Tuesday, October 5, 2010

on PDF

Nowadays on the Web or through e-mail you are getting more and more PDF files as electronic documents instead of documents on paper.

Roughly spoken PDF documents are expected to display the same way on every computer platform (as opposed to documents created by usual word processing software). This is regarded a major advantage of PDF.

PDF vs. fonts vs. platform (in)dependence vs. resizability/scalability

Whenever a PDF document makes use of  outline fonts and stroke fonts as opposed to bitmap fonts (see the Wikipedia article on computer fonts!), you are able to resize resp. rescale your document to different sizes without suffering from the loss of quality of the fonts used. This is in general considered another major advantage.
But computer fonts are not in the public domain, so on every computer platform, different available fonts are used for PDF documents.

So what can we do against platform dependency stemming from fonts?
  • Include the fonts: that's the approach used by PDF/A.
    PDF/A is especially employed, where documents need to be available even after many years in the context of document archives.
    The major downside of this approach: PDF/A documents are much, much bigger than usual PDF documents, storing the fonts within them takes a lot space.
  • Another approach is to render text and fonts into ready-made bitmaps.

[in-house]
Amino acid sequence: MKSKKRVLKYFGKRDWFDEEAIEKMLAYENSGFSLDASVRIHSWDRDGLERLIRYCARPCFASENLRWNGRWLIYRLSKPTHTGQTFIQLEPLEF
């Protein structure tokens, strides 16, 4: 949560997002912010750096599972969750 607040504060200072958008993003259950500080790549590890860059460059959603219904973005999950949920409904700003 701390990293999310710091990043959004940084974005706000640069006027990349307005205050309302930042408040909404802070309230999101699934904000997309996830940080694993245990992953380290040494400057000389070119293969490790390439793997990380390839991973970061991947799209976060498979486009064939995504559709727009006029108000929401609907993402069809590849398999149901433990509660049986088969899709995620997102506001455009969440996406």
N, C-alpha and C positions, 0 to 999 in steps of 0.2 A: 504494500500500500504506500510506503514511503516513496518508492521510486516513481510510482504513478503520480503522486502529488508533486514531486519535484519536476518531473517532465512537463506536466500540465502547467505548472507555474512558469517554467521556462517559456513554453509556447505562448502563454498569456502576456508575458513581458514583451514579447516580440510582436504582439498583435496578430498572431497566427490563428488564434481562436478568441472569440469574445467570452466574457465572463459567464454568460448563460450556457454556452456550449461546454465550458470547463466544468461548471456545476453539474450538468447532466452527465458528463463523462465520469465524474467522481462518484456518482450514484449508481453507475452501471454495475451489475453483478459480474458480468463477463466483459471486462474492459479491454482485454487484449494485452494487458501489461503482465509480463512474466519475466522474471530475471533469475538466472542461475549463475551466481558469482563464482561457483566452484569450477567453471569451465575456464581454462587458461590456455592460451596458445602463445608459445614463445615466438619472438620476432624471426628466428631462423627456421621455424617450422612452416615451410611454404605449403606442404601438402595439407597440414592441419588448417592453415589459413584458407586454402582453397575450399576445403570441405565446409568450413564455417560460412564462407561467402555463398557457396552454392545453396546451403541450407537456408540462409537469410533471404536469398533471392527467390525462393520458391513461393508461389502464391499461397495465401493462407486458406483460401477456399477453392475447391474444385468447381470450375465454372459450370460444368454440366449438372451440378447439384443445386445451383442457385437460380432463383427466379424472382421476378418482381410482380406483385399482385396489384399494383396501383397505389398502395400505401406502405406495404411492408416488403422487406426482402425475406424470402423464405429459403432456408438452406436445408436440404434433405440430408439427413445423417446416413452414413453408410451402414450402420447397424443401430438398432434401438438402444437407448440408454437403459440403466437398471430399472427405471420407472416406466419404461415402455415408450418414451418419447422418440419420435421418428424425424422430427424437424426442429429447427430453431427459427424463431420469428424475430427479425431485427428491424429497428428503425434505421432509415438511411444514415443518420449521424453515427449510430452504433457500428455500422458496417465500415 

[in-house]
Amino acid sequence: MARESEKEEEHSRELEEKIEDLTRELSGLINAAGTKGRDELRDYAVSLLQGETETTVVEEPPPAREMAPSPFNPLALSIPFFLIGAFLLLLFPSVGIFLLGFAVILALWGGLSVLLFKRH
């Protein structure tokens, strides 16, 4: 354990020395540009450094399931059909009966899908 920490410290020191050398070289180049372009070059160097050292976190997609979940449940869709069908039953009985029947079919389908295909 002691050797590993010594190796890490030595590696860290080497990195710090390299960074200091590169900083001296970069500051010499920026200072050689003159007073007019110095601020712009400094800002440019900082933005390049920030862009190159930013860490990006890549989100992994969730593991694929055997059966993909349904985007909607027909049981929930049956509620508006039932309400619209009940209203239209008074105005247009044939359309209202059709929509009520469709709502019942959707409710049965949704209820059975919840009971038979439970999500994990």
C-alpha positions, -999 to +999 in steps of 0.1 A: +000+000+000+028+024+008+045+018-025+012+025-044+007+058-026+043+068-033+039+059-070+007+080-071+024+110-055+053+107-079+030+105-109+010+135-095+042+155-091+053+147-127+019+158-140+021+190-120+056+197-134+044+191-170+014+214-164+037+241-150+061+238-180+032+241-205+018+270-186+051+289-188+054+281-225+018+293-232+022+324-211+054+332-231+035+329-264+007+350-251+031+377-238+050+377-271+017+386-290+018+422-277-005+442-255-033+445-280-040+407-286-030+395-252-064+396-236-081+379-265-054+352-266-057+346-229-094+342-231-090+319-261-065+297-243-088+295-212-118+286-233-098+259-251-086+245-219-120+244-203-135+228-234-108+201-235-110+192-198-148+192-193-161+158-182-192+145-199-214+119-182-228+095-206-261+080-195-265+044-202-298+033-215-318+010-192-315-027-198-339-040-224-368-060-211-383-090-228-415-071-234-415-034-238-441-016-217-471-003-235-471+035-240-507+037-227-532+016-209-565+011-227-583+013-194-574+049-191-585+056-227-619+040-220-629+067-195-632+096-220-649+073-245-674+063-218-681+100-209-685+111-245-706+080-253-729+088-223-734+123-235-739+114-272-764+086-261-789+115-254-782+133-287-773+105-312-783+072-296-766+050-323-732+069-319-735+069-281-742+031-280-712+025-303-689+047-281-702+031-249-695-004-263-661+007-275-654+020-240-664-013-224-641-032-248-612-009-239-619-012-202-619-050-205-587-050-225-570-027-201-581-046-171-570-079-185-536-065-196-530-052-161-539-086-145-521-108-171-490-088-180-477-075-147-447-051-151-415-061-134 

Of course documents of this kind display best with a 1:1 relationship of the pixels in your documents to the pixels on your screen resp. on your printer output.
    Any resizing / rescaling results in pour quality.
    And I think you understand this very well: there is not text (as text) at all left in your PDF document, and you will not be able to extract any text from such a document.

Now you know: different kinds of PDF documents come with different advantages and also disadvantages.

I am interested here in PDF documents, that are not rendered into "one bitmap per page", but which rather contain the source document's text. Extracting that text simply as text is more or less an easy piece of cake, and there already exists software for this purpose.

PDF basics

Before I dive with you into what information we want to extract from PDF files, I want to explain PDF a little.

I am honestly not too deep into PDF, but I understand it as an advanced and optimized version of PostScript. My little knowledge of PostScript is (please find a slightly lengthier version here in the Wikipedia article!):
  • It's a stack-based programming language like Forth using reverse Polish notation.
  • It has data structures like arrays and dictionaries, but nothing more abstract than that.
  • Subprograms are called resp. regarded as operators of the stack machine.
  • Some relevant information details may be coded into operator names.
  • Some other relevant information details (like page numbers) are coded into comment lines, see the article on PostScript Document Structuring Conventions. I have no clue, what corresponds to that in PDF. Maybe there are language elements for that.
Now you have an idea of how PDF looks like, and you may have a vague idea, of what is possible with PDF and what isn't.

No comments: